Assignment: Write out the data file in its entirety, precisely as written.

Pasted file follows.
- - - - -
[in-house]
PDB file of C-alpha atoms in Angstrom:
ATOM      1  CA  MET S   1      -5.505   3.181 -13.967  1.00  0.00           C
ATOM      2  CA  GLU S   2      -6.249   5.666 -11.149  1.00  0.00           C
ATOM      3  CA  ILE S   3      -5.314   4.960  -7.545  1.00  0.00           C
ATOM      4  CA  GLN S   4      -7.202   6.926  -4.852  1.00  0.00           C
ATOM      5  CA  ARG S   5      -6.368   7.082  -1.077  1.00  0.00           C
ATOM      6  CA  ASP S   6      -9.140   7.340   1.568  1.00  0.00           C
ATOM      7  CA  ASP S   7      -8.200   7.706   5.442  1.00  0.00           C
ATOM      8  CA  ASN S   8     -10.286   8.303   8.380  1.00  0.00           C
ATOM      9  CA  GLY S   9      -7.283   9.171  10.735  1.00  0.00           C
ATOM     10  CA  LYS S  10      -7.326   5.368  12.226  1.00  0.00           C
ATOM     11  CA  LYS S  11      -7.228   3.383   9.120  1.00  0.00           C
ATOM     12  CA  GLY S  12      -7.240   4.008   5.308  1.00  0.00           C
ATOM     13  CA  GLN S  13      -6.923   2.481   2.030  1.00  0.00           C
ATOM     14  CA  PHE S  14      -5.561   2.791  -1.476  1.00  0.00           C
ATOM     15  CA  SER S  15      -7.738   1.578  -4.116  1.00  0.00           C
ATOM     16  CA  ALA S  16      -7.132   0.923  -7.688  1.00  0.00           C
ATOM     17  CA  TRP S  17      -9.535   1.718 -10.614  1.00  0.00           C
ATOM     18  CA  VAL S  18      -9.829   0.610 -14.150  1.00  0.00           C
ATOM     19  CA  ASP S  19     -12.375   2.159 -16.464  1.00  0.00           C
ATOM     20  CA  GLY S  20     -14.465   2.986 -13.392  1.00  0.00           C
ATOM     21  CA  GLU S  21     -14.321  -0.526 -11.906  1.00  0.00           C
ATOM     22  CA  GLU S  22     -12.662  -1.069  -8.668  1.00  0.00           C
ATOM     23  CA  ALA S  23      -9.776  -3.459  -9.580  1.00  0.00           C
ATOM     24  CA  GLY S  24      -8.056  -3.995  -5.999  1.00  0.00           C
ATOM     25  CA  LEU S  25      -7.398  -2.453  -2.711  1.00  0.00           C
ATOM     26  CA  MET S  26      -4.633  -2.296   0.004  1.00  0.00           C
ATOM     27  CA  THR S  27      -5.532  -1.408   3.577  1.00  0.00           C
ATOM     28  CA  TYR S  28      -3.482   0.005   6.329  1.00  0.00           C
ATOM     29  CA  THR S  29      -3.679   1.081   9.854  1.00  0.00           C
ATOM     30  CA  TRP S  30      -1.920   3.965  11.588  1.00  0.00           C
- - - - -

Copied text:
[in-house]
PDB file of C-alpha atoms in Angstrom:
ATOM      1  CA  MET S   1      -5.505   3.181 -13.967  1.00  0.00           C
ATOM      2  CA  GLU S   2      -6.249   5.666 -11.149  1.00  0.00           C
ATOM      3  CA  ILE S   3      -5.314   4.960  -7.545  1.00  0.00           C
ATOM      4  CA  GLN S   4      -7.202   6.926  -4.852  1.00  0.00           C
ATOM      5  CA  ARG S   5      -6.368   7.082  -1.077  1.00  0.00           C
ATOM      6  CA  ASP S   6      -9.140   7.340   1.568  1.00  0.00           C
ATOM      7  CA  ASP S   7      -8.200   7.706   5.442  1.00  0.00           C
ATOM      8  CA  ASN S   8     -10.286   8.303   8.380  1.00  0.00           C
ATOM      9  CA  GLY S   9      -7.283   9.171  10.735  1.00  0.00           C
ATOM     10  CA  LYS S  10      -7.326   5.368  12.226  1.00  0.00           C
ATOM     11  CA  LYS S  11      -7.228   3.383   9.120  1.00  0.00           C
ATOM     12  CA  GLY S  12      -7.240   4.008   5.308  1.00  0.00           C
ATOM     13  CA  GLN S  13      -6.923   2.481   2.030  1.00  0.00           C
ATOM     14  CA  PHE S  14      -5.561   2.791  -1.476  1.00  0.00           C
ATOM     15  CA  SER S  15      -7.738   1.578  -4.116  1.00  0.00           C
ATOM     16  CA  ALA S  16      -7.132   0.923  -7.688  1.00  0.00           C
ATOM     17  CA  TRP S  17      -9.535   1.718 -10.614  1.00  0.00           C
ATOM     18  CA  VAL S  18      -9.829   0.610 -14.150  1.00  0.00           C
ATOM     19  CA  ASP S  19     -12.375   2.159 -16.464  1.00  0.00           C
ATOM     20  CA  GLY S  20     -14.465   2.986 -13.392  1.00  0.00           C
ATOM     21  CA  GLU S  21     -14.321  -0.526 -11.906  1.00  0.00           C
ATOM     22  CA  GLU S  22     -12.662  -1.069  -8.668  1.00  0.00           C
ATOM     23  CA  ALA S  23      -9.776  -3.459  -9.580  1.00  0.00           C
ATOM     24  CA  GLY S  24      -8.056  -3.995  -5.999  1.00  0.00           C
ATOM     25  CA  LEU S  25      -7.398  -2.453  -2.711  1.00  0.00           C
ATOM     26  CA  MET S  26      -4.633  -2.296   0.004  1.00  0.00           C
ATOM     27  CA  THR S  27      -5.532  -1.408   3.577  1.00  0.00           C
ATOM     28  CA  TYR S  28      -3.482   0.005   6.329  1.00  0.00           C
ATOM     29  CA  THR S  29      -3.679   1.081   9.854  1.00  0.00           C
ATOM     30  CA  TRP S  30      -1.920   3.965  11.588  1.00  0.00           C